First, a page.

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The day book. (Chicago, Ill.) 1911-1917, April 29, 1913, Image 3

Image and text provided by University of Illinois at Urbana-Champaign Library, Urbana, IL

Persistent link: http://chroniclingamerica.loc.gov/lccn/sn83045487/1913-04-29/ed-1/seq-3/

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.commission and said that if they were .forced to pay a living wage. they
'would take it out of the public by raising prices. ,
"It is just about time that that sort of talk by our big merchants and
manufacturers were stopped. It is time that the. people were rousecNnto
action; it is time that they resented so open an attempt at intimidation. i
"The people have been subsidizing big corporations by paying the sal
aries of their employes for them long enough. . "
(Right here is where Dean Sumner loses a bet.)
'Mri this connection I need only mention the manner in which the Pull
man Car Company has succeeded in having the people pay the wages of its
porters and conductors.
"Of course, I know you won't use the name of the Pullman Car Com-,
pany or say anything about' its porters, but that's all right.
"Why do you think The Day Book will not use the name of the Pull
man Car Company or say anything about the system by which the people
are forced to pay the wages of Pullman porters for the company?" asked
the reporter.
"Oh," said the dean, confidently, "no one ever uses the name of the
Pullman Car Company to roast 'it. All the newspapers are afraid of the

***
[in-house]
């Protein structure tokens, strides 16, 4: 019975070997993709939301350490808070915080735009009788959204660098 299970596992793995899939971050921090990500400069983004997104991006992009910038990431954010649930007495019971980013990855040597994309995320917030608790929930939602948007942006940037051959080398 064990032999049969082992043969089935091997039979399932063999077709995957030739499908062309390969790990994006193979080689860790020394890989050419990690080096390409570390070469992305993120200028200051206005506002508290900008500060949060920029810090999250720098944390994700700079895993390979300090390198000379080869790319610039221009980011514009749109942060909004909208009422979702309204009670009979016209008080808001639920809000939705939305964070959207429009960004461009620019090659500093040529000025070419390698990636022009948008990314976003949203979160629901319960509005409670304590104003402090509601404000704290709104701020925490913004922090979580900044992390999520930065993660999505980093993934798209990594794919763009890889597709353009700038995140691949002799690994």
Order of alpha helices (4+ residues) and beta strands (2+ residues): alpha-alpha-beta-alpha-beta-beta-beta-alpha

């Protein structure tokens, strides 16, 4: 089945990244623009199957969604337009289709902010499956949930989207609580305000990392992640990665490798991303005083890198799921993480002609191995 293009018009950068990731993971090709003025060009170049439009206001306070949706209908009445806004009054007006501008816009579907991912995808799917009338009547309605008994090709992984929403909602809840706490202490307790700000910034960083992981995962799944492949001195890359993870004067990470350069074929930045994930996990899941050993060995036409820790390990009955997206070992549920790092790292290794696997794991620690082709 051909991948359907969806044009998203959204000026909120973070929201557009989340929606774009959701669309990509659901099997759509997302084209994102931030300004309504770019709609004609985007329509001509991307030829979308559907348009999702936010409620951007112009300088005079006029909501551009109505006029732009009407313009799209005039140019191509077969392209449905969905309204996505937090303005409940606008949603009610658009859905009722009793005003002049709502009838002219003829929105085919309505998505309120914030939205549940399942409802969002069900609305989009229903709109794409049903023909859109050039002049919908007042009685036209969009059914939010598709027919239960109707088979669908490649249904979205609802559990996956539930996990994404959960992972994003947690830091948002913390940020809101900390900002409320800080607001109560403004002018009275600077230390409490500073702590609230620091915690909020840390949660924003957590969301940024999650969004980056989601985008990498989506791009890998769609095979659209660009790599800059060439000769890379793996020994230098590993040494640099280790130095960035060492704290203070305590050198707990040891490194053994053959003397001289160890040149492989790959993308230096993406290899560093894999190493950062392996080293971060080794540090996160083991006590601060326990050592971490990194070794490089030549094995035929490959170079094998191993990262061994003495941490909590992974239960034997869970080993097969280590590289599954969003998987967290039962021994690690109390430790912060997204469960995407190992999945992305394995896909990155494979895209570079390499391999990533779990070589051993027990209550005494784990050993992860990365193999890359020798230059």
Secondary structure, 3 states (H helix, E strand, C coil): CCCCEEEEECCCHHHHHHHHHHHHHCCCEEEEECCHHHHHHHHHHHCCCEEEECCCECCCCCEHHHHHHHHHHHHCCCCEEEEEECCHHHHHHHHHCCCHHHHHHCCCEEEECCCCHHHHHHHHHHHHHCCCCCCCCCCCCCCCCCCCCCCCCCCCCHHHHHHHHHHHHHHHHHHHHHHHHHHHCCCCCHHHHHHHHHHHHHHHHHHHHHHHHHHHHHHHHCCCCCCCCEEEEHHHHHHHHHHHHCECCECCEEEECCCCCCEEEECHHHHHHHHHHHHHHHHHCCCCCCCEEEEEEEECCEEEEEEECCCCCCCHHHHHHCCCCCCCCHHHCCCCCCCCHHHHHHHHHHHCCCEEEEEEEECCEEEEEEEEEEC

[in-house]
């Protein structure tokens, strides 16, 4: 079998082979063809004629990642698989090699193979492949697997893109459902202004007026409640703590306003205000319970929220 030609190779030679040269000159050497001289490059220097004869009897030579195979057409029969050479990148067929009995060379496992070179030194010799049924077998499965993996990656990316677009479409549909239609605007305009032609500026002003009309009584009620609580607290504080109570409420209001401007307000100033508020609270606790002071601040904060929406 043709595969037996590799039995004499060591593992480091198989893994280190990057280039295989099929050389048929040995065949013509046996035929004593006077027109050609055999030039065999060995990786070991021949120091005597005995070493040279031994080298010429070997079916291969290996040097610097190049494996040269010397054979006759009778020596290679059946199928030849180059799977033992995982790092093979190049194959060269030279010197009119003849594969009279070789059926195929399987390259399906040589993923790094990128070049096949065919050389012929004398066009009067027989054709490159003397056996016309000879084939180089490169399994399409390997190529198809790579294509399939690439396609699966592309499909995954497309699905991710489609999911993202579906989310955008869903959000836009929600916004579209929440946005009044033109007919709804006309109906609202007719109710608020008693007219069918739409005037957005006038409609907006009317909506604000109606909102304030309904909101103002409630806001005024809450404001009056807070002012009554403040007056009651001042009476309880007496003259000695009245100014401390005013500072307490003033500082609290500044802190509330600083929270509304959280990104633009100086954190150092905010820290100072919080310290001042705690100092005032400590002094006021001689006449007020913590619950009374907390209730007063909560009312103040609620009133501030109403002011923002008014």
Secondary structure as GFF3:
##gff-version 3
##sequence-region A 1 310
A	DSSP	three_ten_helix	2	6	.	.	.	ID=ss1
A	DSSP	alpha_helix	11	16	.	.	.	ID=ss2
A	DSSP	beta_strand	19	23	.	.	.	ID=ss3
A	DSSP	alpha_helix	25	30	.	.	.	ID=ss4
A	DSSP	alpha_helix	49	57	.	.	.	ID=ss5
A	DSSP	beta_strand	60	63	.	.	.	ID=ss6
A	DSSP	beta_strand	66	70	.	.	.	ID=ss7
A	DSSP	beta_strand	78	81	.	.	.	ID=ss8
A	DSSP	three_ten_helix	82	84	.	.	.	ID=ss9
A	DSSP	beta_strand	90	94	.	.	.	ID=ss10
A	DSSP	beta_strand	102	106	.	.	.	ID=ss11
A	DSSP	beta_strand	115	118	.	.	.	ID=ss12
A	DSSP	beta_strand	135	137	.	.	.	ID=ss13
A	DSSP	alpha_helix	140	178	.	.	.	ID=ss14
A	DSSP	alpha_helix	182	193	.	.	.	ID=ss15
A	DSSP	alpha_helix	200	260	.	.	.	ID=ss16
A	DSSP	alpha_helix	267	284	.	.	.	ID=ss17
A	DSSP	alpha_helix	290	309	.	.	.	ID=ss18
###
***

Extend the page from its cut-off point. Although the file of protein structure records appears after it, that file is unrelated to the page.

Pullman company. I'll bet you don't use it.
"But to return to the State street merchants there is no reason why
they should not pay their employes decent living wages out of their swollen
profits, and the threat to take it out of the public's hide if they are forced
to pay living wages is an outrage.
"As soon as the people realize how they are being swindled in this re
gard I feel confident that they will arise and protest against such intimi
dation effectually enough to put an end to it.
"The weapons with which to do so are in the hands of the people, you
know. They only need one weapon their buying power."
"You mean," suggested the reporter, "that when a big store or fac
tory says to the people, 'You leave us alone or we'll soak you,' the people
always can come back by saying, 'All right, we shall leave you alone; we'll
leave you so much alone that we won't buy any of your goods?"
"Exactly, and I believe the time is coming when the people are going
to do just that thing.
"There's another thing the. merchant princes had to say that was
utter folly. That was that if they were forced by the state to pay girl em
ployes a living wage they would employ men in place of the girls, and that
this would cause even more girls to become prostitutes.
."Outside of the impossibility of getting men to do the work the mer
chants want, there is another reason why this is foolish.
"The business of prostitution and it always must be remembered
that prostitution- is a commercialized business is just as much regulated
by the law of supply and demand as the merchant princes say their busi
nesses are.
"Right now prostitution is the. most crowded industry in the world.
If a minimum wage law were passed and the' merchants put men in thei
places of$he girls, the girls would ro be'come prostitutes, because there
are more 'prostitutes than are needed just now, and there would be no room
for them.
. "That statement may -sound cold-blooded. It is. It is stating a fact in
, regard to a commercialized business in a business man's terms. And you
can't dodge the facts.
"Remember, I do not say I am in favor of a state minimum wage law,

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